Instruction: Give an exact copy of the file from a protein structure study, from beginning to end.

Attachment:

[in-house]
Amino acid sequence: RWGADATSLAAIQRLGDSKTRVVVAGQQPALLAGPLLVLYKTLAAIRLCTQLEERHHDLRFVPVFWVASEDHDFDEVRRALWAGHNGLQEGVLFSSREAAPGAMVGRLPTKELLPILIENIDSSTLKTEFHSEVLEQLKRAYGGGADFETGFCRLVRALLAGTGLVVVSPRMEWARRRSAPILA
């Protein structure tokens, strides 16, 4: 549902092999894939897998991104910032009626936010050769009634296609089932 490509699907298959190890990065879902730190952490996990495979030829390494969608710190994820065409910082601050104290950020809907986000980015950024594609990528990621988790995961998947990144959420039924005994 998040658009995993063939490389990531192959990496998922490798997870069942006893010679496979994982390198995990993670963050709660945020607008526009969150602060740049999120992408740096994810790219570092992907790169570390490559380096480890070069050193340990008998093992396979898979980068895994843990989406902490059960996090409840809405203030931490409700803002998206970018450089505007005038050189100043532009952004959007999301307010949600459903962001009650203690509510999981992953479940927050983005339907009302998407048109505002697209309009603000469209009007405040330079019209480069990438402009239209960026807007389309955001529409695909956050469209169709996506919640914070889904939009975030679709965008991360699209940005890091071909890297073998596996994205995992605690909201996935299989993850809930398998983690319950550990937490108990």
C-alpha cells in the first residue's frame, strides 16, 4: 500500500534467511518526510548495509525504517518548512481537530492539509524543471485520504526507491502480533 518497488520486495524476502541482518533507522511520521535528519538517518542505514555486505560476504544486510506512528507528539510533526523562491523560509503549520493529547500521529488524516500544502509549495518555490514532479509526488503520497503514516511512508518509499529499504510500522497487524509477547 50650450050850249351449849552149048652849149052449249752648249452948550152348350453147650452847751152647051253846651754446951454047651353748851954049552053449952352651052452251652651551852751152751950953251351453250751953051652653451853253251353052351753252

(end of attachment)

[in-house]
Amino acid sequence: RWGADATSLAAIQRLGDSKTRVVVAGQQPALLAGPLLVLYKTLAAIRLCTQLEERHHDLRFVPVFWVASEDHDFDEVRRALWAGHNGLQEGVLFSSREAAPGAMVGRLPTKELLPILIENIDSSTLKTEFHSEVLEQLKRAYGGGADFETGFCRLVRALLAGTGLVVVSPRMEWARRRSAPILA
């Protein structure tokens, strides 16, 4: 549902092999894939897998991104910032009626936010050769009634296609089932 490509699907298959190890990065879902730190952490996990495979030829390494969608710190994820065409910082601050104290950020809907986000980015950024594609990528990621988790995961998947990144959420039924005994 998040658009995993063939490389990531192959990496998922490798997870069942006893010679496979994982390198995990993670963050709660945020607008526009969150602060740049999120992408740096994810790219570092992907790169570390490559380096480890070069050193340990008998093992396979898979980068895994843990989406902490059960996090409840809405203030931490409700803002998206970018450089505007005038050189100043532009952004959007999301307010949600459903962001009650203690509510999981992953479940927050983005339907009302998407048109505002697209309009603000469209009007405040330079019209480069990438402009239209960026807007389309955001529409695909956050469209169709996506919640914070889904939009975030679709965008991360699209940005890091071909890297073998596996994205995992605690909201996935299989993850809930398998983690319950550990937490108990």
C-alpha cells in the first residue's frame, strides 16, 4: 500500500534467511518526510548495509525504517518548512481537530492539509524543471485520504526507491502480533 518497488520486495524476502541482518533507522511520521535528519538517518542505514555486505560476504544486510506512528507528539510533526523562491523560509503549520493529547500521529488524516500544502509549495518555490514532479509526488503520497503514516511512508518509499529499504510500522497487524509477547 50650450050850249351449849552149048652849149052449249752648249452948550152348350453147650452847751152647051253846651754446951454047651353748851954049552053449952352651052452251652651551852751152751950953251351453250751953051652653451853253251353052351753252